Not long ago I wrote about the play Me and Molly, in which the beloved Jewish-American character Molly Goldberg, played by Gertrude Berg, invented the category of half sizes for America’s older and wider women. Not too long after the play’s success, the Wentworth Manufacturing Company decided to capitalize on the idea. They launched a Molly Goldberg line of half sizes and larger sizes in the early 1950s. The New York Times ad above was the earliest I found. It presented Molly Goldberg as a real woman, not a fictional character. Moreover, this fictional woman allegedly did her own designing. “Molly has become an expert on gussets and zippers because she knows what a big woman wants.”
For about two decades, Molly Goldberg clothes sold across the country. Initially they were low priced cotton housedresses, but Gertrude Berg insisted that they had features that raised them above the ordinary. “Why, I took the skirt of my Molly Goldberg housedress up to Hattie Carnegie to have them copy it for the rest of my wardrobe. It’s very slenderizing,” she said in a 1959 interview. (New York Times, April 25, 1959)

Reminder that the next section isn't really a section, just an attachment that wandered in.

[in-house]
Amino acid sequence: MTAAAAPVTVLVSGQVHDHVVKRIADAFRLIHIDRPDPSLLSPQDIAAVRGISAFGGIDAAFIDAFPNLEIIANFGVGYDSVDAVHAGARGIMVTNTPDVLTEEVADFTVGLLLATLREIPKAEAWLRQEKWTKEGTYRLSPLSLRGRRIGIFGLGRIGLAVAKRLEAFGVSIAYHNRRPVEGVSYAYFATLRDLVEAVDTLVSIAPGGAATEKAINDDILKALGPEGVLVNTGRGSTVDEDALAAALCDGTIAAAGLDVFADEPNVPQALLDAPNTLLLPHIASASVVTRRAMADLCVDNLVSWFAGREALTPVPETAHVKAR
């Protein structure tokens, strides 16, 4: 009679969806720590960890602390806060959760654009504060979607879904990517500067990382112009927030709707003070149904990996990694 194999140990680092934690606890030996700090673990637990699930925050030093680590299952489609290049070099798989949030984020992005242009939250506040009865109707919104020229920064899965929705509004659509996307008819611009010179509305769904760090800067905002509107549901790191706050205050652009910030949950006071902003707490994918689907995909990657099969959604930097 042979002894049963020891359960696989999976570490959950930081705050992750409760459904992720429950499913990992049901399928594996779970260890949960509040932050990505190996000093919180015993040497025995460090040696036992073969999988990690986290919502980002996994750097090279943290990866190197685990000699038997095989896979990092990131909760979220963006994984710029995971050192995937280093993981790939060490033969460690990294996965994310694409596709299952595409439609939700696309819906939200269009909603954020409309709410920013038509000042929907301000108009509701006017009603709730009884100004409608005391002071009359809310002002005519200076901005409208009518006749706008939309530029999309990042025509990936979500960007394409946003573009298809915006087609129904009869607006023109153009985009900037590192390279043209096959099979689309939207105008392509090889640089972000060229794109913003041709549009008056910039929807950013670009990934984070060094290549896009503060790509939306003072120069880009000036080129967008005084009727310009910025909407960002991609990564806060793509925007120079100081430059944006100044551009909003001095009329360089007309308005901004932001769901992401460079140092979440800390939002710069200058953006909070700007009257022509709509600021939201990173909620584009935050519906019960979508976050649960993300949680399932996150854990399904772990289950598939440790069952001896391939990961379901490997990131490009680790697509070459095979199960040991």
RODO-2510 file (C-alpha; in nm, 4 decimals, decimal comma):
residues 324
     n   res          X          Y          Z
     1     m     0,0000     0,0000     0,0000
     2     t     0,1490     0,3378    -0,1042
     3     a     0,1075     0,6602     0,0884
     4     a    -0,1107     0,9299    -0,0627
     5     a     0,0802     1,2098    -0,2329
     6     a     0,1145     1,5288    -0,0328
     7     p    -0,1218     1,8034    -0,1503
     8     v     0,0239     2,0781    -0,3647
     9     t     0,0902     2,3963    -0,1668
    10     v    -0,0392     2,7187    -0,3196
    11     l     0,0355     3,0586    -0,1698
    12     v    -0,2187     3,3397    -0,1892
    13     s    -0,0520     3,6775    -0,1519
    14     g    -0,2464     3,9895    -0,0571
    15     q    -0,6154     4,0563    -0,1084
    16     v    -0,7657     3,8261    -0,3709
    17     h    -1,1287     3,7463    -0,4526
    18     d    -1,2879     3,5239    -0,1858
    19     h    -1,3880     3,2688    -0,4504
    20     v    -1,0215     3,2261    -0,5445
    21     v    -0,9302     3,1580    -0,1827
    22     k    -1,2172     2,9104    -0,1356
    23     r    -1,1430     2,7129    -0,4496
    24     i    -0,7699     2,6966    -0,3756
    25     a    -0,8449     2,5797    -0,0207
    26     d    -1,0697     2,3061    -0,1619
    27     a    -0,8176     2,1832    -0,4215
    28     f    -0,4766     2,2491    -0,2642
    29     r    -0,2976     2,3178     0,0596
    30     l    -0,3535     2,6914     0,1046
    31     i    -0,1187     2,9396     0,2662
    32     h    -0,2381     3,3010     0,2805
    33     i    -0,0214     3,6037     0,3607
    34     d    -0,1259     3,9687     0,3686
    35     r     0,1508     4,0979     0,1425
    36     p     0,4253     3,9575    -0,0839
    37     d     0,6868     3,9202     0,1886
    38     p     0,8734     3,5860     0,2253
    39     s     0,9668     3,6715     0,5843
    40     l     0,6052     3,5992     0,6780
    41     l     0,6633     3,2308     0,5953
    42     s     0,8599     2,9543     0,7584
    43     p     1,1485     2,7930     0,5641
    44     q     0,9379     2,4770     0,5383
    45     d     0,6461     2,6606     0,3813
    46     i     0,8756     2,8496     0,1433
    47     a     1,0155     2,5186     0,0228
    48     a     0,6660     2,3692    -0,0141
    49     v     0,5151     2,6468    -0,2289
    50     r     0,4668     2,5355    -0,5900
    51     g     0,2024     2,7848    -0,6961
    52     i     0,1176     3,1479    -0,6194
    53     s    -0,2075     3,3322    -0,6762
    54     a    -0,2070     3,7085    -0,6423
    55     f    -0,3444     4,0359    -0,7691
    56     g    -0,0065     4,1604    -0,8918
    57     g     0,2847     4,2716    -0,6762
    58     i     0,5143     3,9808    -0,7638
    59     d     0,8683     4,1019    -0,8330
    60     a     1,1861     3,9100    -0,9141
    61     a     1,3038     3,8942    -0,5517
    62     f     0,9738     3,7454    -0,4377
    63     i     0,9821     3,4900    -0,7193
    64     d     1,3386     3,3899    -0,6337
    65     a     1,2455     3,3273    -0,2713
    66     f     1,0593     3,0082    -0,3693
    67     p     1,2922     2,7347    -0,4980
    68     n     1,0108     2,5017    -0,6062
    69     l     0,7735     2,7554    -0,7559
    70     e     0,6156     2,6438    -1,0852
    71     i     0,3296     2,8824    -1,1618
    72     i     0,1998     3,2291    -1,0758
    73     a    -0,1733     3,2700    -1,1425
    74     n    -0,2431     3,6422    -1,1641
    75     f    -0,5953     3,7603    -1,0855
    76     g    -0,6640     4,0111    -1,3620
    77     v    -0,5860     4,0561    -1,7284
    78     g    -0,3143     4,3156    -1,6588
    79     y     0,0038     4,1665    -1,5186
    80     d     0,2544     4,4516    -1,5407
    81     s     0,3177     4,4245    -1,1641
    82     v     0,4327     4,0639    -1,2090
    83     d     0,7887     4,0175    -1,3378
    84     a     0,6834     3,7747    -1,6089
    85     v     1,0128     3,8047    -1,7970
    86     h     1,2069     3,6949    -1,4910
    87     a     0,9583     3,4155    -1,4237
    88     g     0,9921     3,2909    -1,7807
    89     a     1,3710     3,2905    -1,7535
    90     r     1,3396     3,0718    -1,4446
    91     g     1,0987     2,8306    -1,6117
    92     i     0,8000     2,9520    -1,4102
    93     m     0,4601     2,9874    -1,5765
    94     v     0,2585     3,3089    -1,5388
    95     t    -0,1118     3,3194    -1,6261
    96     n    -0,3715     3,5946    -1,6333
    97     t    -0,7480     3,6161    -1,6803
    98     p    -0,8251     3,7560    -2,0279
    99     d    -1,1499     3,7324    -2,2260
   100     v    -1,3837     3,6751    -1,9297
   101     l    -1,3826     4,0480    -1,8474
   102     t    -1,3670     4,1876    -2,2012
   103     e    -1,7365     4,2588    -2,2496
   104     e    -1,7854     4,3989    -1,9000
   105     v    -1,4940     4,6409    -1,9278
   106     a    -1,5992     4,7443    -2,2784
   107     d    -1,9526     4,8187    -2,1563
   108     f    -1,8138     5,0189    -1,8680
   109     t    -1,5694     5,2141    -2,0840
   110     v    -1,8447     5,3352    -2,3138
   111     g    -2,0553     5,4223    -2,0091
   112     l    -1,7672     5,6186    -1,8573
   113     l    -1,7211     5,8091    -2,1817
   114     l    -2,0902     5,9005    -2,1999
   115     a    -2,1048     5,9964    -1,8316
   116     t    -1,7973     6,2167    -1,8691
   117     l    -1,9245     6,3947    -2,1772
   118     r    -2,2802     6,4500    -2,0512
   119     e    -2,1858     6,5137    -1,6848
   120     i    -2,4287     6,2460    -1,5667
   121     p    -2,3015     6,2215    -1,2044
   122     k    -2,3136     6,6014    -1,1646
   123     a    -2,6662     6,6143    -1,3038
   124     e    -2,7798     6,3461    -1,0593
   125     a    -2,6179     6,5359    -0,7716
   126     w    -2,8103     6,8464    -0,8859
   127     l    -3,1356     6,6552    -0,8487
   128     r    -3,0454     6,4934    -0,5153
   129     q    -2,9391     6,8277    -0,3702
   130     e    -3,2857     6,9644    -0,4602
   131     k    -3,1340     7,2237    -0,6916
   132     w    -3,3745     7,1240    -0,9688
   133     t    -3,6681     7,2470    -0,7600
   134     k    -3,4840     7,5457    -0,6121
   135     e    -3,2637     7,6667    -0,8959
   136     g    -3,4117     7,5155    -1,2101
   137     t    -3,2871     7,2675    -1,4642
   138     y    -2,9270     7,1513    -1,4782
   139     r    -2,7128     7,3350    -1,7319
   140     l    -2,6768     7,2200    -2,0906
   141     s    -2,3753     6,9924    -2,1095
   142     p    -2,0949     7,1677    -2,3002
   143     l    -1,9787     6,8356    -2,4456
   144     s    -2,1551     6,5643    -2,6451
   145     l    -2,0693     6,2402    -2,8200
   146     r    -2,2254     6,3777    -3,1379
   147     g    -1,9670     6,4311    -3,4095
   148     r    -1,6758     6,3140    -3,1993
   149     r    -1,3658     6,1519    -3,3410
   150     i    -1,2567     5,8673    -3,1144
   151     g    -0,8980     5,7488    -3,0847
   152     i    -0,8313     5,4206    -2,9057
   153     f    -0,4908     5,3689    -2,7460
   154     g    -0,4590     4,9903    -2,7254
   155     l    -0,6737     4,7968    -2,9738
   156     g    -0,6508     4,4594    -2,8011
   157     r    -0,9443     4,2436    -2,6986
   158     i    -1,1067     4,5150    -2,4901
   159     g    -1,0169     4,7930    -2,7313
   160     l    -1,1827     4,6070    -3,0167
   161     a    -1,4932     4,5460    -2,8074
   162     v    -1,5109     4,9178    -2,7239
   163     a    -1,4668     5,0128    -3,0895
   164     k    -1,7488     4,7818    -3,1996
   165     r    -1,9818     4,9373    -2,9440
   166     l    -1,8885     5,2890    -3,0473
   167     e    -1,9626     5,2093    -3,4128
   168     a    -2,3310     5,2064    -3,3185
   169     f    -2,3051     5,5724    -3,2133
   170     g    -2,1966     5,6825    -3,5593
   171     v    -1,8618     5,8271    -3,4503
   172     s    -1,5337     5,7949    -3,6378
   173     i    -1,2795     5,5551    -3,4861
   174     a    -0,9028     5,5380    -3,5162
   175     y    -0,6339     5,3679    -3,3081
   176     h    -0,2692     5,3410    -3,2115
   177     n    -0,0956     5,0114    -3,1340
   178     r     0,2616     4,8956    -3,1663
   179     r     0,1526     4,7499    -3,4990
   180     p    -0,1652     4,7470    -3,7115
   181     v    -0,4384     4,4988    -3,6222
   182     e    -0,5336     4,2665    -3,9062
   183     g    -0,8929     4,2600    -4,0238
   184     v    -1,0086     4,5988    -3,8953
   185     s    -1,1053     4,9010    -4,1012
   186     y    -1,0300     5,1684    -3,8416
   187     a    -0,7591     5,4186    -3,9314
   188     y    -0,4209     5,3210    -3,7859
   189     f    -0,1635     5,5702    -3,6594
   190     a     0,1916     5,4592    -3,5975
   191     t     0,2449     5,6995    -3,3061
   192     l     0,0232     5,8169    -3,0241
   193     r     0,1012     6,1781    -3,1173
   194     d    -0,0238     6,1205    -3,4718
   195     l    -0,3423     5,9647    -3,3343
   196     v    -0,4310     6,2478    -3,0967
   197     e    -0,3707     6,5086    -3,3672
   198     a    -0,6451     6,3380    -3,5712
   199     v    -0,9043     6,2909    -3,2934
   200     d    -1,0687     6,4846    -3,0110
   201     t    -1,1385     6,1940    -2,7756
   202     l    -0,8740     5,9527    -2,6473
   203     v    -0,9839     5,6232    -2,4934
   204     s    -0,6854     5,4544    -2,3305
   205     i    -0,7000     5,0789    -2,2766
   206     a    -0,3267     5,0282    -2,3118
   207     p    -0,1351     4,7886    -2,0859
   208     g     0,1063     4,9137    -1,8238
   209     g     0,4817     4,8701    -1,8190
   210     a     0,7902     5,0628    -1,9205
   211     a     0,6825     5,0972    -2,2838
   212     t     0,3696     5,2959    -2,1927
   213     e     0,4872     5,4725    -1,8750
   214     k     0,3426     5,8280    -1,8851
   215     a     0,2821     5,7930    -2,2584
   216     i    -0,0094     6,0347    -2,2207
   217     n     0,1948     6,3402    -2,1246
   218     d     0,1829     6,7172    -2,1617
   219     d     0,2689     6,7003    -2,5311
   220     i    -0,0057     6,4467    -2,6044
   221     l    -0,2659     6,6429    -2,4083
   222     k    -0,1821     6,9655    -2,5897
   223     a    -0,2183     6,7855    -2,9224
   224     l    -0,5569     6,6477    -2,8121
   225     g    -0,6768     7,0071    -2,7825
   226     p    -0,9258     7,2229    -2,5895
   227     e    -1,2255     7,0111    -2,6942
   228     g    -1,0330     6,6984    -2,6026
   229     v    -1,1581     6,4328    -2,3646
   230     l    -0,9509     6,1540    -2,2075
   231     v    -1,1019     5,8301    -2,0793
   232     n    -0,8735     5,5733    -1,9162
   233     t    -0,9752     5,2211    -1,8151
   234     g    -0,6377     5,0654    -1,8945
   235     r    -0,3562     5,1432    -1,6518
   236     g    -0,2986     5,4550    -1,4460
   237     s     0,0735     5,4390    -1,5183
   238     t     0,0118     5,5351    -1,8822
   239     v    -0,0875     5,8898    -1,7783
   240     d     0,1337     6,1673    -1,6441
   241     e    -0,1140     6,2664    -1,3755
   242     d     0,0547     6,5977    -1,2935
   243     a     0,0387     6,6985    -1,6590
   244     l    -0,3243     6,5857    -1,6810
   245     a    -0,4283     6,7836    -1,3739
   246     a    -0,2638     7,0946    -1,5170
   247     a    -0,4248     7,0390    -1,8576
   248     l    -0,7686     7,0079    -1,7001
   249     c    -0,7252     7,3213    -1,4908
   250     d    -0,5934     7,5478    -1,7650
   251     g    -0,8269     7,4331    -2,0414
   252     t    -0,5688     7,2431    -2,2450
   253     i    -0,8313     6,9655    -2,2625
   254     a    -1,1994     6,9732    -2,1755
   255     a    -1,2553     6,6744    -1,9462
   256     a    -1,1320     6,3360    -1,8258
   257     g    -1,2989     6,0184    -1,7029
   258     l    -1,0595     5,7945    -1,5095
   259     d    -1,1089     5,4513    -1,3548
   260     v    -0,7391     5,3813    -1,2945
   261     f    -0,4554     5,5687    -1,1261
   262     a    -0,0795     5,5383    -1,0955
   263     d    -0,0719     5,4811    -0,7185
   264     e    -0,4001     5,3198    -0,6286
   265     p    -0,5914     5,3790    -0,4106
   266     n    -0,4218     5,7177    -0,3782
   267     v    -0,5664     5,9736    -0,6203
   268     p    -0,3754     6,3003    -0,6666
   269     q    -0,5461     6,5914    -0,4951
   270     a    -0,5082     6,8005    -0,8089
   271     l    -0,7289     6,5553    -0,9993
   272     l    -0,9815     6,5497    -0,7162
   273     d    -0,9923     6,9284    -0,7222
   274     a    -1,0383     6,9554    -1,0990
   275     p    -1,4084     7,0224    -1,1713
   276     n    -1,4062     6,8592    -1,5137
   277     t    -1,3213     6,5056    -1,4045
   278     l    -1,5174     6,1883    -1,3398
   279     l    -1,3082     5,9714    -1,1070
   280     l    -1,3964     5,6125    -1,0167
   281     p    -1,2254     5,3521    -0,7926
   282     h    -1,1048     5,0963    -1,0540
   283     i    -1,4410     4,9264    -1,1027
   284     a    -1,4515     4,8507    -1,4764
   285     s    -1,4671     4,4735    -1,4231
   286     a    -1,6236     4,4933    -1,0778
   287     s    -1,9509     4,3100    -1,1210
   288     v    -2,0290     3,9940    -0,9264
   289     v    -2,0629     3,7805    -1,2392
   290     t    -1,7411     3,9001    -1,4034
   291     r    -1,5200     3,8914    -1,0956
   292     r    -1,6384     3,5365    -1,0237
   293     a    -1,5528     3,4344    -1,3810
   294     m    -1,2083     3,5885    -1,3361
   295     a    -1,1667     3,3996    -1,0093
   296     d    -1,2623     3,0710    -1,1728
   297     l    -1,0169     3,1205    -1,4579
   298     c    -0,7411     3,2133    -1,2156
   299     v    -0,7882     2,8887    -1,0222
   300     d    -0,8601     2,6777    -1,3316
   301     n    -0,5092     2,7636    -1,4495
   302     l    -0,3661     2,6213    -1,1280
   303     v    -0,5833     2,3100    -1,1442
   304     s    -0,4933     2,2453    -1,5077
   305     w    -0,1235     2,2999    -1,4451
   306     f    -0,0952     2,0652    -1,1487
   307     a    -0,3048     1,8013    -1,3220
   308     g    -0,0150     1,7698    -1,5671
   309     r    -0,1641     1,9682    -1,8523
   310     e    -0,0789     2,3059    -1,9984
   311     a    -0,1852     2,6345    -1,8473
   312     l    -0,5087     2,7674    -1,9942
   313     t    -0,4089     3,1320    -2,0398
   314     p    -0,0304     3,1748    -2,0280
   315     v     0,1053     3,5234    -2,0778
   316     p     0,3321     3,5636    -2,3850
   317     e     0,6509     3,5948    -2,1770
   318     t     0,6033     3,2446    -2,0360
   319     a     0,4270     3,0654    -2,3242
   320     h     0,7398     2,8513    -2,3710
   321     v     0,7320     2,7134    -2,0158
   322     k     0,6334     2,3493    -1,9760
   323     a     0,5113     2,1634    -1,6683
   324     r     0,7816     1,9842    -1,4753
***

During the 1960s, when older women were complaining about short, shapeless, sleeveless shifts, the brand offered conservative looks. The 1965 dresses above don’t look all that different that fifties fit and flare styles, except for the shorter length and the “Chelsea collar” on the dress on the right.
Gertrude Berg died in September 1966. The following month Wentworth placed an ad in Women’s Wear Daily assuring buyers that the brand would continue. It did, but not for long. The last ad I discovered was from May 1971. By that time, perhaps Berg’s star appeal was fading.